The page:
Open-Source Investment Begins to Pay

Opinion: Venture capitalists are giving open-source businesses a multimillion-dollar twirl; care to follow their lead?

Theres more than one way to make money from free software.

In the last couple of weeks, Ive talked about how to make moolah from making the right business plan decisions about open-source software and how its all too possible to lose your shirt. Ive also written about how to make money working with Linux software with the right certification.

What I havent done, though, is write about making money from open-source investments. Theres a reason for that: For the most part, people have lost money investing in open-source companies.

Take VA Software, for instance. The company started life as a hardware vendor, left that business in June 2001 when it became clear that wasnt going to work, and now its best known as the publishing company behind Slashdot and other open-source-friendly sites.

When VAs IPO (initial public offering) opened up in December 1999, its stock price rose on the first day to close at $300 a share.

There was a brief time when its investors were talking about being Linux millionaires. That talk didnt last as long as most dot-com fortunes. In the first half of 2000, Linux stocks crashed.

Many Linux businesses lost over 90 percent of their value. Today, Red Hat trades in the mid-teens, a far cry from the day when it traded around $150 a share. VA hovers below $2 a share.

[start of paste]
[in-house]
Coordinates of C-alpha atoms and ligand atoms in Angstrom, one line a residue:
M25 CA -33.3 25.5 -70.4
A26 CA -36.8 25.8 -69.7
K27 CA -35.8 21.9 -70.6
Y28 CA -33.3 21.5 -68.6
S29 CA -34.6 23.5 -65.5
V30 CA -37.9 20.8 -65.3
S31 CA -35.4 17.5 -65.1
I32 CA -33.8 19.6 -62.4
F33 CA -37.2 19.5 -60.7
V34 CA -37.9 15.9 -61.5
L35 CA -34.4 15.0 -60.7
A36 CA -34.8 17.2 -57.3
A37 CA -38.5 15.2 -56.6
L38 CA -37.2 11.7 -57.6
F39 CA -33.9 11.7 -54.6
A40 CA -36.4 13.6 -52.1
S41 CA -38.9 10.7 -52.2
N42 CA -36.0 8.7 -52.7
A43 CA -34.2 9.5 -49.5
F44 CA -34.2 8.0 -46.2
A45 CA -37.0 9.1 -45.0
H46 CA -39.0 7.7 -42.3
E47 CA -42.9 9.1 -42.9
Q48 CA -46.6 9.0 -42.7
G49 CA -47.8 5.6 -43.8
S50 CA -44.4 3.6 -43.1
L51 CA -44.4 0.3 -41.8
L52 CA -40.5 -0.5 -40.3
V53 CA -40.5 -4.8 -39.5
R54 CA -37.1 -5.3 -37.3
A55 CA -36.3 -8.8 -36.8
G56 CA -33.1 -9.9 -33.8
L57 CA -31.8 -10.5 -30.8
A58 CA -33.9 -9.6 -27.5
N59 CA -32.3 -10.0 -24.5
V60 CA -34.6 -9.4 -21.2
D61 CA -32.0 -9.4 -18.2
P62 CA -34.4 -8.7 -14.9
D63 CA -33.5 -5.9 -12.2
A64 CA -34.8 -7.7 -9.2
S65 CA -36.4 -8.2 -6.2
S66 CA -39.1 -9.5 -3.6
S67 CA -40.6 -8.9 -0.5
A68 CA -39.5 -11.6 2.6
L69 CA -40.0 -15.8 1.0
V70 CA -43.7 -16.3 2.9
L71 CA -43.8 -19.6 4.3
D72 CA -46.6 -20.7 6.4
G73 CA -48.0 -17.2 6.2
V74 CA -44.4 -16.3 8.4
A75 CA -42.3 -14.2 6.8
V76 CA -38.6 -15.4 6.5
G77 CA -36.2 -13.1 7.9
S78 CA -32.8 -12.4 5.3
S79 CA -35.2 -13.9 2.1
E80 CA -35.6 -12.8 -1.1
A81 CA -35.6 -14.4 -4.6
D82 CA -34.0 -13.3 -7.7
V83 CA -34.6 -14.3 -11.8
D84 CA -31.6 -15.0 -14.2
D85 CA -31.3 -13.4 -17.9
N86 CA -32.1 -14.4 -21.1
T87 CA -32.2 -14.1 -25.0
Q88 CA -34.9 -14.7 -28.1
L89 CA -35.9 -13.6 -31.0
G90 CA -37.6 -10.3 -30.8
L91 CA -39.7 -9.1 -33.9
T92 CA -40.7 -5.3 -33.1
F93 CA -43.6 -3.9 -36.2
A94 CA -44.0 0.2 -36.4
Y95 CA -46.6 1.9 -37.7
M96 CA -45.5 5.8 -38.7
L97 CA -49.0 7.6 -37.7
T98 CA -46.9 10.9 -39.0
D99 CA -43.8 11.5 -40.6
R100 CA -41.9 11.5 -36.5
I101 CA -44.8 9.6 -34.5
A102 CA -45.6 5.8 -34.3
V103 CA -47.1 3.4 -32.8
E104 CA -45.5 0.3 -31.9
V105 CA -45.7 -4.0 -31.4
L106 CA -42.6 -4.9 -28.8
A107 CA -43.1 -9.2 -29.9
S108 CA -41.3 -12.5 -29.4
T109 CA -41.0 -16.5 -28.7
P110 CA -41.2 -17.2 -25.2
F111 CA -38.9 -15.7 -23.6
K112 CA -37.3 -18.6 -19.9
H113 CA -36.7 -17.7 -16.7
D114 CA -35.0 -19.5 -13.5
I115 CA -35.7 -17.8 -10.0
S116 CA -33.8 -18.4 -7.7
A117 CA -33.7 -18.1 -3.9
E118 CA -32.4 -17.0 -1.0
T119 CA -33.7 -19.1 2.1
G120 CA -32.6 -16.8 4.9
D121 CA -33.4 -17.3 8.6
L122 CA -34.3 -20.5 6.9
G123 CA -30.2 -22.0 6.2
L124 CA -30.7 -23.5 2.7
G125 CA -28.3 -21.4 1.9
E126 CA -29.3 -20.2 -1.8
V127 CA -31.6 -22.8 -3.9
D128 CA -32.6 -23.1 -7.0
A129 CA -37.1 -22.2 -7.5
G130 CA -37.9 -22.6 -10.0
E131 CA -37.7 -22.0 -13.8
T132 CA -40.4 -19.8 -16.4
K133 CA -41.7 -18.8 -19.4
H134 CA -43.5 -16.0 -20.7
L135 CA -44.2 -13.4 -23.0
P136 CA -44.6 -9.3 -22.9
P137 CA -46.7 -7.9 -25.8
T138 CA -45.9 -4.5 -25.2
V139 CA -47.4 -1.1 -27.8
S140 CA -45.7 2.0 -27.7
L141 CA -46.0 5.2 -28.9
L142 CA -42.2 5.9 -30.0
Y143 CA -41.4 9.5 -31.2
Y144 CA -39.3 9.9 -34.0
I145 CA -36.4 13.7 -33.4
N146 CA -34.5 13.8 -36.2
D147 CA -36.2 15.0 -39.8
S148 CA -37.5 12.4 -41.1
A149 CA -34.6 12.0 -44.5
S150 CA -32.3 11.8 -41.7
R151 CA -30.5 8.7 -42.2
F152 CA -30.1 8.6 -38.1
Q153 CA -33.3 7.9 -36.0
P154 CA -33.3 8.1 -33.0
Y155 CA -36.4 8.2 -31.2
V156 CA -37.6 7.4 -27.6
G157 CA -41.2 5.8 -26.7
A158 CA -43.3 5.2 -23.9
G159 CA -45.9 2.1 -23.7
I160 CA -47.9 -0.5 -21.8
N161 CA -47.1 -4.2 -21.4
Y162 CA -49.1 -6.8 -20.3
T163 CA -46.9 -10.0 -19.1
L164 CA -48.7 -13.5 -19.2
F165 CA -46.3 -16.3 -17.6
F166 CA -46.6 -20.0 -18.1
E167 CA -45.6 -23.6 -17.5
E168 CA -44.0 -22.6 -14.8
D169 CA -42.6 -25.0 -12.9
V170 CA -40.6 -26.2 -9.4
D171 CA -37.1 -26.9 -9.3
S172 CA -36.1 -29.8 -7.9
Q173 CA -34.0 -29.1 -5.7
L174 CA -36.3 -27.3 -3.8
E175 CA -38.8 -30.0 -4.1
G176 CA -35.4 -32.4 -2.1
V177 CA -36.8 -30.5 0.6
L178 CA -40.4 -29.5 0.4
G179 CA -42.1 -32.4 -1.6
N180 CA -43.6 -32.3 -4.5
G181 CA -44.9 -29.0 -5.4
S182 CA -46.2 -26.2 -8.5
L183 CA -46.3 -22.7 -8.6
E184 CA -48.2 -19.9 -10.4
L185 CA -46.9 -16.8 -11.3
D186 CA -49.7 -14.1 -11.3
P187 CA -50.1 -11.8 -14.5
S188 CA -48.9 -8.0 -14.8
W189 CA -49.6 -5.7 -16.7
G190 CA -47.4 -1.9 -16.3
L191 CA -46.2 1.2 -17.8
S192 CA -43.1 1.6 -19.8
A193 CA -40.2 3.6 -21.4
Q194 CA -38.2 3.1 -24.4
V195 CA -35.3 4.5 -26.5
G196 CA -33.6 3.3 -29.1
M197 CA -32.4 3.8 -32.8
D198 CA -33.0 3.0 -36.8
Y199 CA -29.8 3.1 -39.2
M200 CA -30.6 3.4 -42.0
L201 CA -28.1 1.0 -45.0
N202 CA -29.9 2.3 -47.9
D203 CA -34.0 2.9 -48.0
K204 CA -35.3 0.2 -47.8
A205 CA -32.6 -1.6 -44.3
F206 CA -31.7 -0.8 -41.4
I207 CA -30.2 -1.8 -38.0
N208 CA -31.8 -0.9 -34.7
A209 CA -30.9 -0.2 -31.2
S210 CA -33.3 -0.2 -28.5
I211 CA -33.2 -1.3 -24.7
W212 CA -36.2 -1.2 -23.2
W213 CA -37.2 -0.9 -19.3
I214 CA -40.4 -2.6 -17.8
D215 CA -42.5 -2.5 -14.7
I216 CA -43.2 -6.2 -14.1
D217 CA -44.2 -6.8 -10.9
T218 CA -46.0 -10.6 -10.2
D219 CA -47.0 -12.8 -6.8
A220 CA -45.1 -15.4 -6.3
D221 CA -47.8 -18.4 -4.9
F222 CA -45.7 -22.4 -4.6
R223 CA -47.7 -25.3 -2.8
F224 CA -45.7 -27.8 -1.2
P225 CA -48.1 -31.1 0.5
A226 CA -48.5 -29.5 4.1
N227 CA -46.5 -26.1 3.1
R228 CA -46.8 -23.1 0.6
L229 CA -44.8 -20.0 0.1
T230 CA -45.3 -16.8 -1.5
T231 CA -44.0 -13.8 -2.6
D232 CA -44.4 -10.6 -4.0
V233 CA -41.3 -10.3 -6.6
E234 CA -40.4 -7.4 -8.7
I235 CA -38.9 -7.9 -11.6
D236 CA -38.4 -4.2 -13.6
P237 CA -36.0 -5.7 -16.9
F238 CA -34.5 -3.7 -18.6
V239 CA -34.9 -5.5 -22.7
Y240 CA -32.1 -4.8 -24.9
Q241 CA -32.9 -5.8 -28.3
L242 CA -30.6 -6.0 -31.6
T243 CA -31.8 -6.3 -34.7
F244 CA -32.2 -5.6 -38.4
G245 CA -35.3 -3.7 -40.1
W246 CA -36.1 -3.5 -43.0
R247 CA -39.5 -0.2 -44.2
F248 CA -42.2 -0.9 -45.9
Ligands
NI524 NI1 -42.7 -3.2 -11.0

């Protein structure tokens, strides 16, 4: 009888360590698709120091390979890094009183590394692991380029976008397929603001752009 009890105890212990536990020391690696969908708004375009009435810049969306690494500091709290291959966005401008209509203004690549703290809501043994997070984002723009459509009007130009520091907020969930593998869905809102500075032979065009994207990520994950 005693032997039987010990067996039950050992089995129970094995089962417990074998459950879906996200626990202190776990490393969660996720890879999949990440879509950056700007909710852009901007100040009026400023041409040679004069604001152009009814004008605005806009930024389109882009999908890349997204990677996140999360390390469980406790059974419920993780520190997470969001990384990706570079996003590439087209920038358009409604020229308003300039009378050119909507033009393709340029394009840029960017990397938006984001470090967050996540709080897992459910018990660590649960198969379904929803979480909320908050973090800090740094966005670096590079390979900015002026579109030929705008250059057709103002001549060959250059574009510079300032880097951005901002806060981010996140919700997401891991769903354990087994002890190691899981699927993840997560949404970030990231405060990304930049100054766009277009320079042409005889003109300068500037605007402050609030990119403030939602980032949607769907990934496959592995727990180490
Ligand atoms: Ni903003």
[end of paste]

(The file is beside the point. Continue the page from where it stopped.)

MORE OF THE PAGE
They were the lucky ones. Some companies simply ceased to exist. The Linux business had been caught in the great tech crash at the end of the 20th century.

Now, however, VCs (venture capitalists) are beginning to seriously invest in Linux and open-source companies and startups. When I say seriously, I mean seven and eight figures worth of serious.

Thats not chicken feed.

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Still, most of you probably havent heard of these deals, so let me spell out some of them.

Theres Black Duck Software, with its open-source licensing compliance software, getting $12 million from Fidelity Ventures.

Then, theres SpikeSource, an open-source IT services company, which just got $12 million from Fidelity Ventures and Kleiner Perkins Caufield & Byers.

And theres ActiveGrid, with its LAMP (Linux, Apache, MySQL and PHP/Python/Perl)-based application server, which landed a cool 10 million from Worldview Technology Partners.

I could name a half dozen other open-source companies that have hit the financing jackpot. So, whats going on here?

"It appears to me that VCs are looking for investment opportunities that offer manageable levels of risk and short- to medium-term positive return on the investment theyre making," said Dan Kusnetzky, IDCs program vice president for system software.

Theyre not looking for Linux businesses per se, though, he said.

Instead, Kusnetzky said, he sees the venture capitalists as usually interested in "open-source applications with some focus on development and deployment tools. It seems that the VC community believes, although use of Linux and BSD is growing, that these technologies are increasingly seen as commodities."

Next Page: Investors are regaining faith in open source.